Monday, March 17, 2014


Happy Saint Patrick's Day!  And to celebrate, Four Corners is cleaning from yet another snowfall.

This winter had been a rough one for the D.C. area.  While we have not gotten the same volume of snow as 2010/2011, the number and frequency of snowstorms this season has been greater than any other in recent memory.  This mean tons (literally) of salt, sand, and brine have been distributed onto local roads almost a dozen times this winter.  After reading about how Montgomery County spent $25 million on snow removal and road treatment this winter (greatly surpassing the $9.1 million set aside in the budget), I asked the following question: was all of that really necessary?

The streets are full of salt and sand from the multiple snowstorms this winter.  The sand that is not washed into local streams will be swept up in April.  Photo by the author.    

I've always found snow removal to be puzzling.  Governments and businesses spend millions on it, and it is so unpredictable (in an area like ours) that it is almost impossible to accurately budget for.  The odd part is that a ton of money gets spent on something that will disappear within a couple days anyways.  I'm not saying we should have no snow removal whatsoever, but I've wondered if it is worth the amount of money it costs, and if it is a prudent use of limited funds.

The main reason for getting streets cleared promptly is to enable people to get to their jobs and school.  But is getting that one day of work or school worth all of the money spent to achieve it?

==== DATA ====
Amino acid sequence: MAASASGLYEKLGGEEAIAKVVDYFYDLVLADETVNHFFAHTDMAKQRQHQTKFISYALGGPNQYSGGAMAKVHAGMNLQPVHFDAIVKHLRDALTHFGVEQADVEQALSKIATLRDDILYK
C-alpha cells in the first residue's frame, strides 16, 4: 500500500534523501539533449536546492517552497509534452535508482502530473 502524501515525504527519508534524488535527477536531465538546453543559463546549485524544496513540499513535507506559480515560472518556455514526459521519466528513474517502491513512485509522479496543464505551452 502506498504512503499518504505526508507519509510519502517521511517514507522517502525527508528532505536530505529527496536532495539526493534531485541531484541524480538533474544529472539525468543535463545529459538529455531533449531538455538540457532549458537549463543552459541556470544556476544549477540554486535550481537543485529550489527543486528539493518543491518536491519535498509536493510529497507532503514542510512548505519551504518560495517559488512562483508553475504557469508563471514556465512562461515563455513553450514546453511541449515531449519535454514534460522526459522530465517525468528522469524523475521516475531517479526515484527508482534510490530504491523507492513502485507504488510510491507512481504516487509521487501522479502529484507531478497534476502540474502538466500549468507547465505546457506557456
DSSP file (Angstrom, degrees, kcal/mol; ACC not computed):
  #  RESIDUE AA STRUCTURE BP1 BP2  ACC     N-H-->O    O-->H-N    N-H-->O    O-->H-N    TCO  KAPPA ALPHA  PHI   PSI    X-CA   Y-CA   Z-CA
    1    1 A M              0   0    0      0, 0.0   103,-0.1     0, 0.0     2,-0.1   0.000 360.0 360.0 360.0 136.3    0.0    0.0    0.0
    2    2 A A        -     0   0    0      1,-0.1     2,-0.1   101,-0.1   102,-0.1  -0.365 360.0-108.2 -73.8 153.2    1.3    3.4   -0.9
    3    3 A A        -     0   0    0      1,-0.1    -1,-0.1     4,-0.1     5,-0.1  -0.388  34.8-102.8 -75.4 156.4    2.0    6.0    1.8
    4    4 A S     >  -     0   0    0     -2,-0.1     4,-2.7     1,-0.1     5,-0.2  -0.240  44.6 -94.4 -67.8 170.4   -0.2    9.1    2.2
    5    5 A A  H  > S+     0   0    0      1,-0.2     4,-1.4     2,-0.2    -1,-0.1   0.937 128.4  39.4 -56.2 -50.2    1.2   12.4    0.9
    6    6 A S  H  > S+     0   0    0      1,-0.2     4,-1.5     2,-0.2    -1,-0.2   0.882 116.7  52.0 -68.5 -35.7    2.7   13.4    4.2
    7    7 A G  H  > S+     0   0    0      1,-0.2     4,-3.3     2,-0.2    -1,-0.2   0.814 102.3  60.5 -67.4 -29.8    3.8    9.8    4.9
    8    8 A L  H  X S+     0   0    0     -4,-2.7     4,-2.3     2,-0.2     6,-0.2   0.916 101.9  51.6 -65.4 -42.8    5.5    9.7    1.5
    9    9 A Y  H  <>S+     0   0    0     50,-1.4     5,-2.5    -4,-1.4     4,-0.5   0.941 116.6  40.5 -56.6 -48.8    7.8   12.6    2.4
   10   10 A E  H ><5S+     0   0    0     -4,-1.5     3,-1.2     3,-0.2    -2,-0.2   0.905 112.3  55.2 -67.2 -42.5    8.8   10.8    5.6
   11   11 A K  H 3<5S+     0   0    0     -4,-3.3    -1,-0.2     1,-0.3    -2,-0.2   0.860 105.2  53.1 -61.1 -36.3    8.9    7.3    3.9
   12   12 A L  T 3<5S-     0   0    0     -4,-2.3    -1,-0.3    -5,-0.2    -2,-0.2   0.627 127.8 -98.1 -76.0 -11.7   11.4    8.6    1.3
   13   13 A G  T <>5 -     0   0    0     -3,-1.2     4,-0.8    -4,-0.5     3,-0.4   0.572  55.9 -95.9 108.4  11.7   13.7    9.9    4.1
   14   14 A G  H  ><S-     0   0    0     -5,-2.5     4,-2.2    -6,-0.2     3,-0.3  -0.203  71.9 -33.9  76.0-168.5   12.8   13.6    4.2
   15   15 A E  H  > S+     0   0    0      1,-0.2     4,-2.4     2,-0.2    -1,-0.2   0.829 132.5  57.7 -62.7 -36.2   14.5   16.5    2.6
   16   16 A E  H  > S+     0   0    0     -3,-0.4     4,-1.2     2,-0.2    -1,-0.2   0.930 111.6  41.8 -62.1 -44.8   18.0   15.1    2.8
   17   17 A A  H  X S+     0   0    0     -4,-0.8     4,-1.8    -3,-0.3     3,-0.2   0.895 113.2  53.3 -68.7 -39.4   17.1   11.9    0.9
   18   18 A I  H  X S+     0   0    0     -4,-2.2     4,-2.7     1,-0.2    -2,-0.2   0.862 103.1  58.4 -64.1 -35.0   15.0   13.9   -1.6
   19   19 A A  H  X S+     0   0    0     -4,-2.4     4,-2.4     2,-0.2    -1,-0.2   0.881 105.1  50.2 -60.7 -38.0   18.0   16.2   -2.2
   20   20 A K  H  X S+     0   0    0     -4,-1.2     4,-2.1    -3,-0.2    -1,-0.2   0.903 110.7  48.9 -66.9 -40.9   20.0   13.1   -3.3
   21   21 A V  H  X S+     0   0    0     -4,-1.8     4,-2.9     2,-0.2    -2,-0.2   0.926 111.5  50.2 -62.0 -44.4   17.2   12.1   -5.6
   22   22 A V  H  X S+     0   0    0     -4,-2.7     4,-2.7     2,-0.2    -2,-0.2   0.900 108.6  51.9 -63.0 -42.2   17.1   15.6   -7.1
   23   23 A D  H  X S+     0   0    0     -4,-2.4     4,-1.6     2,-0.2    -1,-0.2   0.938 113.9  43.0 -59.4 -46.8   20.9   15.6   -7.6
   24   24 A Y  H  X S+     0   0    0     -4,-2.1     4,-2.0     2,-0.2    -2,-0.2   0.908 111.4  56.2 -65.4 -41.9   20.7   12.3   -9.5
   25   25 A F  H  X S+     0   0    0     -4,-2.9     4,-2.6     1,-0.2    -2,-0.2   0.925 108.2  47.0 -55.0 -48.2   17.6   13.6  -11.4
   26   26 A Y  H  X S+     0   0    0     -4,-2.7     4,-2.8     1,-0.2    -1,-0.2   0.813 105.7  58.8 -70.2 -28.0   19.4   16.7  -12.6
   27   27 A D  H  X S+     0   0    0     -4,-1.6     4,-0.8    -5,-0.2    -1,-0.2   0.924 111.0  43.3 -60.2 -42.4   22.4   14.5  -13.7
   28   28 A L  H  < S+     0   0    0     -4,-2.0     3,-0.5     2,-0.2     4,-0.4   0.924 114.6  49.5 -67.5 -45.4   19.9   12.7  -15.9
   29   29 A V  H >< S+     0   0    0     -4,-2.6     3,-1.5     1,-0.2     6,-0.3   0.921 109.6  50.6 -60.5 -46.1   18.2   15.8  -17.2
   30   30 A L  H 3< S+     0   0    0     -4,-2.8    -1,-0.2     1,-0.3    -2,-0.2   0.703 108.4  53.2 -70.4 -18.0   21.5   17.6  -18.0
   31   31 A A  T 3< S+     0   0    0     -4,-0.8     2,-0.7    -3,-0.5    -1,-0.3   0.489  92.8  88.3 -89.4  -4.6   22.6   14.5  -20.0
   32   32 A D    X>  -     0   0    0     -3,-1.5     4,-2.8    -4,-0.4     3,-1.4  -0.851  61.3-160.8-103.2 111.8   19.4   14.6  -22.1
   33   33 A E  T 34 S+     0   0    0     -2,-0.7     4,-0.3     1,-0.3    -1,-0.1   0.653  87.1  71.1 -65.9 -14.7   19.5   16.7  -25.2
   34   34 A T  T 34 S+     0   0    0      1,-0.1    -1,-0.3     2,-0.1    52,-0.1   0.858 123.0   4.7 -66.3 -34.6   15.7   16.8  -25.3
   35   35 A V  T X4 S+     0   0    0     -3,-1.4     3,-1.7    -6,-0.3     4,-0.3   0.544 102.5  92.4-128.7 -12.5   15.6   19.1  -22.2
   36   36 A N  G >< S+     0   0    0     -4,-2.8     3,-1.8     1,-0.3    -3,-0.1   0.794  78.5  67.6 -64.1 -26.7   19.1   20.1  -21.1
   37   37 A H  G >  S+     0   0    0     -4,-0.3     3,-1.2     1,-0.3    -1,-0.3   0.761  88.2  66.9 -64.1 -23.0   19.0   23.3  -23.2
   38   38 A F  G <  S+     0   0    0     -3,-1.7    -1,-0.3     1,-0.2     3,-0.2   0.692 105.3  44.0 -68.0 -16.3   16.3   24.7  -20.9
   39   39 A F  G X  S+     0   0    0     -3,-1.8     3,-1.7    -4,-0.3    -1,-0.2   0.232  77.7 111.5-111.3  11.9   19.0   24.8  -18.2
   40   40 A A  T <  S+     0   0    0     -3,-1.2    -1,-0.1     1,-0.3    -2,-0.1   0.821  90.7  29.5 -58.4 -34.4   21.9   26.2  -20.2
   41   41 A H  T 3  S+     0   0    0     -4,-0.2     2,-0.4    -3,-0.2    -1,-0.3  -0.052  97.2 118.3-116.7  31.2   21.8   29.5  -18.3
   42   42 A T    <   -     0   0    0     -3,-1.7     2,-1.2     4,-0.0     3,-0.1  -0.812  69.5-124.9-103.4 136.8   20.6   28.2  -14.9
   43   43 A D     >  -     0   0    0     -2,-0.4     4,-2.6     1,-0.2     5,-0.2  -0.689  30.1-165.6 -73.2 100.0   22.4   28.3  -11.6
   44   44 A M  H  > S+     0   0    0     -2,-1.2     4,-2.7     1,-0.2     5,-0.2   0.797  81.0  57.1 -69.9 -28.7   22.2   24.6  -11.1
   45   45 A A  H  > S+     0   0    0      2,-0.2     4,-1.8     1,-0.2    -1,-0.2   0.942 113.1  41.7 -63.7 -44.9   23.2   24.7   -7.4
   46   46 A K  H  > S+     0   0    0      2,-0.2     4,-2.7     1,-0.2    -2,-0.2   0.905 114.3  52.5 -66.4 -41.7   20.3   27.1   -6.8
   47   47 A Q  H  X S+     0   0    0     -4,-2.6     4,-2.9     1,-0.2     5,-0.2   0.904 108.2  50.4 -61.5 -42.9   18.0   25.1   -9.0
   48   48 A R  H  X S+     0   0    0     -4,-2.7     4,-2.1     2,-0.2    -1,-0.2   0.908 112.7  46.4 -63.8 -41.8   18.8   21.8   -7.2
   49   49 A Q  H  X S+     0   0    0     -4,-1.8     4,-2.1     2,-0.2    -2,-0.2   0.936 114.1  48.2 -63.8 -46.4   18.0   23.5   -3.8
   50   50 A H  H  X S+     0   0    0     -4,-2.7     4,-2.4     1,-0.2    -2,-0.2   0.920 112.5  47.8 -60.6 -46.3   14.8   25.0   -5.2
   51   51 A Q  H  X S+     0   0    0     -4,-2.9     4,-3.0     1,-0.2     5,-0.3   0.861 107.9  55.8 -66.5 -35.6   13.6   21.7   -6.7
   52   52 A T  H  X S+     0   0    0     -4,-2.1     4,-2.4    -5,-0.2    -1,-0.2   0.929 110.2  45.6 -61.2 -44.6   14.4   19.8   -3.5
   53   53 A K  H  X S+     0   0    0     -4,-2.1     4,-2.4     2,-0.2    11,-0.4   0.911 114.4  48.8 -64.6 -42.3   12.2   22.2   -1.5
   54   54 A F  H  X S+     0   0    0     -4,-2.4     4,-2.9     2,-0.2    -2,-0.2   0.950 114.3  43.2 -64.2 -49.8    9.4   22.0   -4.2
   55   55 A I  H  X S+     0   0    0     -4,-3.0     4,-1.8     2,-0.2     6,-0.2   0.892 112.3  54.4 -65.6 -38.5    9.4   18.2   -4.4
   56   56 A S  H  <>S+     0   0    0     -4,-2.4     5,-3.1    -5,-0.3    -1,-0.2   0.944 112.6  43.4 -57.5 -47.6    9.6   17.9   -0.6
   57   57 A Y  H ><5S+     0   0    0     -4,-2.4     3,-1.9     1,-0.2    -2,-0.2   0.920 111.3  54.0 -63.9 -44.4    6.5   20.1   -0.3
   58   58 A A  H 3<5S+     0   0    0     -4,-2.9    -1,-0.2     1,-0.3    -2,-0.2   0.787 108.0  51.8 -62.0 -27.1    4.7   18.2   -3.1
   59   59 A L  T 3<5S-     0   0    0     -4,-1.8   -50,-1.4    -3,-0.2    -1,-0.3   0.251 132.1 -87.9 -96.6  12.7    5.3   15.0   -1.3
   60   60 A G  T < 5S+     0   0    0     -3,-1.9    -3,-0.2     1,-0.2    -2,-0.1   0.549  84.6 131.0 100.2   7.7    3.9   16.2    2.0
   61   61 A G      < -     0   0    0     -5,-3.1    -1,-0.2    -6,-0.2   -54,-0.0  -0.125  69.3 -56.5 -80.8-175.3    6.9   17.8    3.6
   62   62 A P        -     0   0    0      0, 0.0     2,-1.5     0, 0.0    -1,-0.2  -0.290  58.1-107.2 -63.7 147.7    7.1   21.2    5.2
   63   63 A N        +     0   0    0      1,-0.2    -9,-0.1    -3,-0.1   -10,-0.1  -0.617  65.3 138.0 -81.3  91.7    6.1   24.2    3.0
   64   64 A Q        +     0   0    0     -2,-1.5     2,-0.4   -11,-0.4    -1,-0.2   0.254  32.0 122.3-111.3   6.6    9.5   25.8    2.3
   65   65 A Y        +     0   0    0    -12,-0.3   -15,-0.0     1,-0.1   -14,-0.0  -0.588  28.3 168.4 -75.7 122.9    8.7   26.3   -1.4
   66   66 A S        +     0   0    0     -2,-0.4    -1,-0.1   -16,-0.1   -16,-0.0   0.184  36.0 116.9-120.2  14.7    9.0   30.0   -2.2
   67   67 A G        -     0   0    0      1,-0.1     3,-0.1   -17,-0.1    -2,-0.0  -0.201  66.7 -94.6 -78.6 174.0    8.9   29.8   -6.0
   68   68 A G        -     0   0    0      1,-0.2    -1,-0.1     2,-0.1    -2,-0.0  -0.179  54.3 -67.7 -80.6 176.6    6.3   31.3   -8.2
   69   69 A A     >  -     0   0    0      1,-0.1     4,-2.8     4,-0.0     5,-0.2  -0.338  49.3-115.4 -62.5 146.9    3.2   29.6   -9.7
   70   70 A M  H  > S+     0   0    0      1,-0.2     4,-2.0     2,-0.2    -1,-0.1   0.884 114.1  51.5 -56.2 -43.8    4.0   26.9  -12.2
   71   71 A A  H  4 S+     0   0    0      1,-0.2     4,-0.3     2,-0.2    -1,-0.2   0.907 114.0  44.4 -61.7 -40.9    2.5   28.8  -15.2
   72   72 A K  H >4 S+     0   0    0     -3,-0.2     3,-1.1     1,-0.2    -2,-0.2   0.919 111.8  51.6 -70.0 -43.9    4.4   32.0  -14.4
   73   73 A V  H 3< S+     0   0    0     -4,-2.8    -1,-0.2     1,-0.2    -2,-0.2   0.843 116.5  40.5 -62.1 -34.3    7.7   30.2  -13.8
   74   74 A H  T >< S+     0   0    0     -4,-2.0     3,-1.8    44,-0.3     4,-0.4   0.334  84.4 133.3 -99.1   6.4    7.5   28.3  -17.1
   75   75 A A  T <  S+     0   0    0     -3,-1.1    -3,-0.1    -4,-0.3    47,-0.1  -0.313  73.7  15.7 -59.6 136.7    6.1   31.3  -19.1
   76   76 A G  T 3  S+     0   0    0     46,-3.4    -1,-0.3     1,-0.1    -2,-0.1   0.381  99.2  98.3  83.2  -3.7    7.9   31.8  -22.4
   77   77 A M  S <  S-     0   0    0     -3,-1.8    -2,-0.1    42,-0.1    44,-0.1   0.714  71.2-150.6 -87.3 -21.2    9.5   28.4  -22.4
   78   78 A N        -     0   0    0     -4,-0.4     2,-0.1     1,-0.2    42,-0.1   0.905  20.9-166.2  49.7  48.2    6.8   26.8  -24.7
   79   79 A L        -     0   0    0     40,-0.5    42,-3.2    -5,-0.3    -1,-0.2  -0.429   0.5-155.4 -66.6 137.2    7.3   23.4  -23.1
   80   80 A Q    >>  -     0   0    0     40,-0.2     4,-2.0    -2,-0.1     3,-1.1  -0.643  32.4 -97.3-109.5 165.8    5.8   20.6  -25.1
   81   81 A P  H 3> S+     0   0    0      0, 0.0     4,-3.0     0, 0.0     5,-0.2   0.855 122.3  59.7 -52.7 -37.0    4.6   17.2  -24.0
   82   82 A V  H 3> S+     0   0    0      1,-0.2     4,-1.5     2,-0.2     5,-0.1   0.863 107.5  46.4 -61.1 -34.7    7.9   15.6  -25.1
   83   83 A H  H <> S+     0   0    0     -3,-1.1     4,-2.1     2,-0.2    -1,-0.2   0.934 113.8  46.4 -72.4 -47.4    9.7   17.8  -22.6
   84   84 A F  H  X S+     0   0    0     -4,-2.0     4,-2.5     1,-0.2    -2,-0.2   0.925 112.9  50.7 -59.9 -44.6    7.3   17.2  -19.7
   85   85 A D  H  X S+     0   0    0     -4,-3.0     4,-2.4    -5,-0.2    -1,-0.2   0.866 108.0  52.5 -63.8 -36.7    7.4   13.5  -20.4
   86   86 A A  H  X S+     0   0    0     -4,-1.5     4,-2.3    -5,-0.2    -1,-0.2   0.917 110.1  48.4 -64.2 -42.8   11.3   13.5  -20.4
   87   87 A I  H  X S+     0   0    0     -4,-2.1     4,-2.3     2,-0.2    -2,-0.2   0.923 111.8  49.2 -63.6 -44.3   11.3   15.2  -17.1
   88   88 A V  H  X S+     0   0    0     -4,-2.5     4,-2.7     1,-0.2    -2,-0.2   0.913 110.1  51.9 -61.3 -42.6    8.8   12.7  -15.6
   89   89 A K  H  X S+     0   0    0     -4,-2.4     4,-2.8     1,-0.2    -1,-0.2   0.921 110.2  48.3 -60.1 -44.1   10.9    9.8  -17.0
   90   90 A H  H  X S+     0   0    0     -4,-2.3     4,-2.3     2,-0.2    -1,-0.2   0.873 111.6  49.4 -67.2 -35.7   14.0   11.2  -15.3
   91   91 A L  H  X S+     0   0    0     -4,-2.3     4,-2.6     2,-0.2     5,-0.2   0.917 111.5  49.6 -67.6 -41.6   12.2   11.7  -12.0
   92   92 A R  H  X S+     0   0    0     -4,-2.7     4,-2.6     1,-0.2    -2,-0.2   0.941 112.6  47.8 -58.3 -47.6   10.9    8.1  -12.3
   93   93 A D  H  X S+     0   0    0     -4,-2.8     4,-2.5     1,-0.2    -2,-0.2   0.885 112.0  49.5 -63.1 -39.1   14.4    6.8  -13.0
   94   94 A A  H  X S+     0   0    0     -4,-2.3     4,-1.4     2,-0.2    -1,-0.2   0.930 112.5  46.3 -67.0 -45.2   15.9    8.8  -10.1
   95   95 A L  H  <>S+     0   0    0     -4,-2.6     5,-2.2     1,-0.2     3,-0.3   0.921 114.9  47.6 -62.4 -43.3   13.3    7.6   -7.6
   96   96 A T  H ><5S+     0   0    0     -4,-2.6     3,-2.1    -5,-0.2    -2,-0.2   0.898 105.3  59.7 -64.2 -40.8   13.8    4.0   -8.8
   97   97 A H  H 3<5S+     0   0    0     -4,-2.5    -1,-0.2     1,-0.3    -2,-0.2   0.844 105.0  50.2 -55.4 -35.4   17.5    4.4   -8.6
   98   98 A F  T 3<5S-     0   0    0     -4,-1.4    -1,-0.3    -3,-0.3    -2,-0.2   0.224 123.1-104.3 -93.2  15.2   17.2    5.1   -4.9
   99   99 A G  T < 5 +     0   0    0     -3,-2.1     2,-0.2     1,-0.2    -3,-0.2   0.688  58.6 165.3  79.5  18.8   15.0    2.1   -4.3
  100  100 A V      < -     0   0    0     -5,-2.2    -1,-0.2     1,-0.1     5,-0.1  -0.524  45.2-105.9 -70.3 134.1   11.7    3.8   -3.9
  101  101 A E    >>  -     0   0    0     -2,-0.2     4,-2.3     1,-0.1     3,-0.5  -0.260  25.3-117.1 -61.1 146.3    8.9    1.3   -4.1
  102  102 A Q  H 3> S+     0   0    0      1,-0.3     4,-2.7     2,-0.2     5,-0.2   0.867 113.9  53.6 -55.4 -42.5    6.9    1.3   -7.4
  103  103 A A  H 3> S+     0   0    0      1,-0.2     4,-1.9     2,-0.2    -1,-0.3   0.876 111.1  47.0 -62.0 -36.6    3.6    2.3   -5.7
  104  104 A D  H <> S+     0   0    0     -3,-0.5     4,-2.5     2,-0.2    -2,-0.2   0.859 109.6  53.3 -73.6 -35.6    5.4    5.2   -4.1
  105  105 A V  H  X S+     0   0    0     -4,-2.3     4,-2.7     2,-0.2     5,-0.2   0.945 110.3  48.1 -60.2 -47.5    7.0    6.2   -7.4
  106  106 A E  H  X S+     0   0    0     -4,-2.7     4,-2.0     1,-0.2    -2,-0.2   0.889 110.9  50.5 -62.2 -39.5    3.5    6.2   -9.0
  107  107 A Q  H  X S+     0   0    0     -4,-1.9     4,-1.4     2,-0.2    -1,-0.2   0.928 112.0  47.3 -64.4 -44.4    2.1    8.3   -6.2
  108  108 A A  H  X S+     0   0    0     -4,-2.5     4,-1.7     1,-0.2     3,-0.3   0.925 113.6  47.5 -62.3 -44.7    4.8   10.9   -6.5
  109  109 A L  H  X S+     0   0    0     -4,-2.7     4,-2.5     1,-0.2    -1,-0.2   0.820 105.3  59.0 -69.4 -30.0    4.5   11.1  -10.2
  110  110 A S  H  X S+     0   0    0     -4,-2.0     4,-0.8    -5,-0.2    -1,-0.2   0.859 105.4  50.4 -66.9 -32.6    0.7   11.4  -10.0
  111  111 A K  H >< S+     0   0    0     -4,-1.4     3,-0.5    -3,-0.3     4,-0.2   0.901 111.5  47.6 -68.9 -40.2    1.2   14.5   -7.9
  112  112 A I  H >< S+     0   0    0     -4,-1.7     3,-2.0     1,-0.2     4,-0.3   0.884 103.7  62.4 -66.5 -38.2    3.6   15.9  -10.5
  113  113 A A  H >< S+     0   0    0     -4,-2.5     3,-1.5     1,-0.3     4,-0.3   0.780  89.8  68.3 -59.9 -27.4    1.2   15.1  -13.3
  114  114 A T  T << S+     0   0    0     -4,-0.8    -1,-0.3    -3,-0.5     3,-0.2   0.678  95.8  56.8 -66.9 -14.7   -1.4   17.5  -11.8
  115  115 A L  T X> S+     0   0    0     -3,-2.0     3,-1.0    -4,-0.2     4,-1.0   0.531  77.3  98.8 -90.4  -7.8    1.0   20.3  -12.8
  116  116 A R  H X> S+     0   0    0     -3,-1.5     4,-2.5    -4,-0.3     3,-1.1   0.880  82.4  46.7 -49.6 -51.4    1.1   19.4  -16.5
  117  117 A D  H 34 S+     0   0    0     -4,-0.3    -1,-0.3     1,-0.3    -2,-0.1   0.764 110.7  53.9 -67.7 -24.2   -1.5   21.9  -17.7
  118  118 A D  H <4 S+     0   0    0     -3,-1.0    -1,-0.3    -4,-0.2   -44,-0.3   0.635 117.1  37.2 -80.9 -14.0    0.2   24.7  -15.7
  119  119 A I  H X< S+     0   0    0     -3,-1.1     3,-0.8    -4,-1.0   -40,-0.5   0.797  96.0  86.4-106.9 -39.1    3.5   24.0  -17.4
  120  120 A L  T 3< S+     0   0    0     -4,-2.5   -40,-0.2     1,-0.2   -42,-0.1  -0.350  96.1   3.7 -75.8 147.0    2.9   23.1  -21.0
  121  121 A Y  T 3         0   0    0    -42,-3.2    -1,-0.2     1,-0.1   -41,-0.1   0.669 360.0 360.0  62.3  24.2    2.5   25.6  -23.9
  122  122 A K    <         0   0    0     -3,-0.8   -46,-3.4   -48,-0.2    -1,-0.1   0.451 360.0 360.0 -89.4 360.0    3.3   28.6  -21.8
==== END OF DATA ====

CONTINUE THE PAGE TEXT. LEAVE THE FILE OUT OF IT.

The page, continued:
In an area like Four Corners, where most people have office-type jobs that could be done from home if absolutely necessary, is it that important to get the streets cleared right away?

Say you run the Montgomery County Department of Transportation.  You have to spend a lot of money to perform a major snow clearing operation, including mobilizing 175 vehicles and 200 employees.
You have to pay for the salt, sand, and brine, all of which can't be cheap.  You have to pay for the fuel in the trucks, and the wear and tear caused by driving them around in cold weather (cold weather and mechanized vehicles do not mix well).  The biggest cost, however, is the personnel costs associated with the operation.  Employees have to be paid overtime, which is usually more than they are normally paid.  Working the longer shifts during storms is bad for employee health and morale, and fatigue may result in mistakes getting made, which can cause injuries.  This all costs millions of dollars, and this year it happened to cost at least $25 million.

So from the county's standpoint, was it worth it?  Was the tax revenue generated by clearing the snow equal to the cost of doing so?  Could the cost of not clearing the snow; lost commerce, loss of school day(s), etc, actually be less than the cost of removing it?  These questions probably have complex answers, but they are interesting questions to ask.



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